Get to know yourself – and the people around you
An issue I’ve had when meeting coaches before is having some form of bias. My biggest advice here is to drop your ego and go in with an open policy to change. Some of the collaborative partners with the biggest reputation have offered the lowest returns, whilst the ‘amateur’ coach has given me a thousand doses of wisdom.
However hard it may sound, don’t make inferences from the information you receive immediately. Coaches, parents and other sports scientists tend to jump to conclusions in the absence of context. I’ve done this many times. Conclusions drawn from pure speculation are very seldom accurate, especially when there is emotion involved. If you are unsure what an individual means, ask them to clarify and give them the opportunity to provide some more context. Usually, you can clear up any misconceptions here.
However, an important point to remember on your first encounter is not to be a pushover, especially if you are the first person to make contact. I’ve had plenty of encounters where coaches make assumptions about my programme. Striking a balance can be hard, but it’s really important that you do not undersell your priorities as well. Good relationships are reciprocal, and you can gain value by digging in your heels from time to time and showing that your intentions do matter. Avoid being aggressive/condescending, but just be firm and bring it back to the fact that you are there to help the athlete first and foremost. Listening more than you talk, nodding and offering your insight on the individual helps to reinforce your common purpose (the athlete).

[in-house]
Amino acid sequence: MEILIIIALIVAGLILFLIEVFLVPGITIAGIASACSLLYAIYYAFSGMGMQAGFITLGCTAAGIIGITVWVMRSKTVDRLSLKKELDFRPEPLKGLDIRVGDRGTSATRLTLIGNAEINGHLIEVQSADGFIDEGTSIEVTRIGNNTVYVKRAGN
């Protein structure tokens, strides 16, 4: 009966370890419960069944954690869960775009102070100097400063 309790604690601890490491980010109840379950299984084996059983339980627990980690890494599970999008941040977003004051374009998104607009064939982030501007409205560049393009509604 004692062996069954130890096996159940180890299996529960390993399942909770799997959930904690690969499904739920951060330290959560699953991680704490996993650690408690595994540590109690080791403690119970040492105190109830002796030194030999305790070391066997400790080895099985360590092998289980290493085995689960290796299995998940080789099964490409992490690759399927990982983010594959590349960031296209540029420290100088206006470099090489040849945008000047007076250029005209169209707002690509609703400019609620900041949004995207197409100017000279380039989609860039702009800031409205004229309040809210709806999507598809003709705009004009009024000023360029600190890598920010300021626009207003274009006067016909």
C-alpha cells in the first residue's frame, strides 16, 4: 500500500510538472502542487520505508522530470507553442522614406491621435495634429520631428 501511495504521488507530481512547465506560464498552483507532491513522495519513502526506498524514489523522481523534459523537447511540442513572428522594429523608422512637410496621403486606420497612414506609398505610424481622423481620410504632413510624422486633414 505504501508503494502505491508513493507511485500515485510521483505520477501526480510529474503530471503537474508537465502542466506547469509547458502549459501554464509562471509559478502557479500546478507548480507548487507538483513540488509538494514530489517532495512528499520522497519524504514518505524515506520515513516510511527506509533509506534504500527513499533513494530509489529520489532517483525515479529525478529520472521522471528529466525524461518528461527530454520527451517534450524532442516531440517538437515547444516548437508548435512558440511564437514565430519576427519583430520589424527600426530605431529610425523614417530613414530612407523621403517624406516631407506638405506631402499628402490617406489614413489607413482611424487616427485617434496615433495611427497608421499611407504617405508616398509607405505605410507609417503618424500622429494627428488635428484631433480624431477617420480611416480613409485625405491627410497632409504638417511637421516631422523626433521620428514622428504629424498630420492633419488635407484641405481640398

In my experience, you can’t do everything in one call, so you better be prepared for the long-haul. A follow up email of “really enjoyed our conversation the other day, would like to do this again soon” shows a great sign of intent – you want to do this again, frequently. Simultaneously, you may want to contact the parent to say you’ve had a great chat with their club and are looking to align your programmes to help their son/daughter. The benefits of this are twofold. Firstly, the parents know you are offering a credible service to their child, and secondly, you establish a clear investment in their child’s long-term athletic development – it’s a win-win.
On the second meet/call, it’s good to bring some practical programming to converse about. As mentioned earlier, never play down the importance of your objectives. Power should be distributed evenly here, as you can help them as much as they can help you. By the end of this meeting, clear expectations should be set so that individuals know exactly who is doing what so that training priorities do not overlap. This is a great way to avoid injuries and overreaching.
The ‘who, what, how and when’ method is one of my favourites to introduce to a coach, as this is a clear contract outlining accountability (See Table 1):
Table 1: The who, what, how and when method for developing interdisciplinary collaboration.
Once this is established, you each have a fantastic blueprint for your programming. To establish trust in this method, it’s really important you don’t tread on their toes. Stay in your lane and do your bit really well. This simple method is accountability criteria. You do your bit and I’ll do mine, nothing more, nothing less.